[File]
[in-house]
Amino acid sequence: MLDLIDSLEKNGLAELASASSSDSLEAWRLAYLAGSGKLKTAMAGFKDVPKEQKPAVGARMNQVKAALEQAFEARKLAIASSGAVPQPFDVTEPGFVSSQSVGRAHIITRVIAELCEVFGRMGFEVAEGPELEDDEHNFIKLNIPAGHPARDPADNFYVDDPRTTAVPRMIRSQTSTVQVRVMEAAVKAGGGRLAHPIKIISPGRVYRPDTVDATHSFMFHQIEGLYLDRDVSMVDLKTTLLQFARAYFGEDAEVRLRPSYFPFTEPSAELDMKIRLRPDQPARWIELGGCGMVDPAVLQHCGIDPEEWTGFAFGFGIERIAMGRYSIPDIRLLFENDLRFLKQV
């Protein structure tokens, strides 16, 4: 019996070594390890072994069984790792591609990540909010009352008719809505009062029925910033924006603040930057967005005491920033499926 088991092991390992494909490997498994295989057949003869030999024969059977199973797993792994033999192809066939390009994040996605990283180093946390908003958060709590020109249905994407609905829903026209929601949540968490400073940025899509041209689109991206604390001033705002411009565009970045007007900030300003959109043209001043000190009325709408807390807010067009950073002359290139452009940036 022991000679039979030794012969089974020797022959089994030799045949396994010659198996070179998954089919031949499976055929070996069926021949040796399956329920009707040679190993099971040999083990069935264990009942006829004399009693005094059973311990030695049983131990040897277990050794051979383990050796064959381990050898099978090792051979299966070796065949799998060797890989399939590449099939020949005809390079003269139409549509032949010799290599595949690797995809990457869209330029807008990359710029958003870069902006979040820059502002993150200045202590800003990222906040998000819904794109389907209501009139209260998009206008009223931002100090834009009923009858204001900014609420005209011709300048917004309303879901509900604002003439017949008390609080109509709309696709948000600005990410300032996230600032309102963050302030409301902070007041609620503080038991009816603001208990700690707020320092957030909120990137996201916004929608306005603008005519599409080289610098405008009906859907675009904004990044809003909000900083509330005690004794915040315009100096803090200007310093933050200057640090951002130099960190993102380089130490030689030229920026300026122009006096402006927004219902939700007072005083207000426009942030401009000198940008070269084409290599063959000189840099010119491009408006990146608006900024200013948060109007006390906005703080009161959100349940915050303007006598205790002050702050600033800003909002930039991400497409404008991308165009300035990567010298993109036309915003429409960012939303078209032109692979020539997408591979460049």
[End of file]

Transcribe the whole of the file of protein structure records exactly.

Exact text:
[in-house]
Amino acid sequence: MLDLIDSLEKNGLAELASASSSDSLEAWRLAYLAGSGKLKTAMAGFKDVPKEQKPAVGARMNQVKAALEQAFEARKLAIASSGAVPQPFDVTEPGFVSSQSVGRAHIITRVIAELCEVFGRMGFEVAEGPELEDDEHNFIKLNIPAGHPARDPADNFYVDDPRTTAVPRMIRSQTSTVQVRVMEAAVKAGGGRLAHPIKIISPGRVYRPDTVDATHSFMFHQIEGLYLDRDVSMVDLKTTLLQFARAYFGEDAEVRLRPSYFPFTEPSAELDMKIRLRPDQPARWIELGGCGMVDPAVLQHCGIDPEEWTGFAFGFGIERIAMGRYSIPDIRLLFENDLRFLKQV
């Protein structure tokens, strides 16, 4: 019996070594390890072994069984790792591609990540909010009352008719809505009062029925910033924006603040930057967005005491920033499926 088991092991390992494909490997498994295989057949003869030999024969059977199973797993792994033999192809066939390009994040996605990283180093946390908003958060709590020109249905994407609905829903026209929601949540968490400073940025899509041209689109991206604390001033705002411009565009970045007007900030300003959109043209001043000190009325709408807390807010067009950073002359290139452009940036 022991000679039979030794012969089974020797022959089994030799045949396994010659198996070179998954089919031949499976055929070996069926021949040796399956329920009707040679190993099971040999083990069935264990009942006829004399009693005094059973311990030695049983131990040897277990050794051979383990050796064959381990050898099978090792051979299966070796065949799998060797890989399939590449099939020949005809390079003269139409549509032949010799290599595949690797995809990457869209330029807008990359710029958003870069902006979040820059502002993150200045202590800003990222906040998000819904794109389907209501009139209260998009206008009223931002100090834009009923009858204001900014609420005209011709300048917004309303879901509900604002003439017949008390609080109509709309696709948000600005990410300032996230600032309102963050302030409301902070007041609620503080038991009816603001208990700690707020320092957030909120990137996201916004929608306005603008005519599409080289610098405008009906859907675009904004990044809003909000900083509330005690004794915040315009100096803090200007310093933050200057640090951002130099960190993102380089130490030689030229920026300026122009006096402006927004219902939700007072005083207000426009942030401009000198940008070269084409290599063959000189840099010119491009408006990146608006900024200013948060109007006390906005703080009161959100349940915050303007006598205790002050702050600033800003909002930039991400497409404008991308165009300035990567010298993109036309915003429409960012939303078209032109692979020539997408591979460049």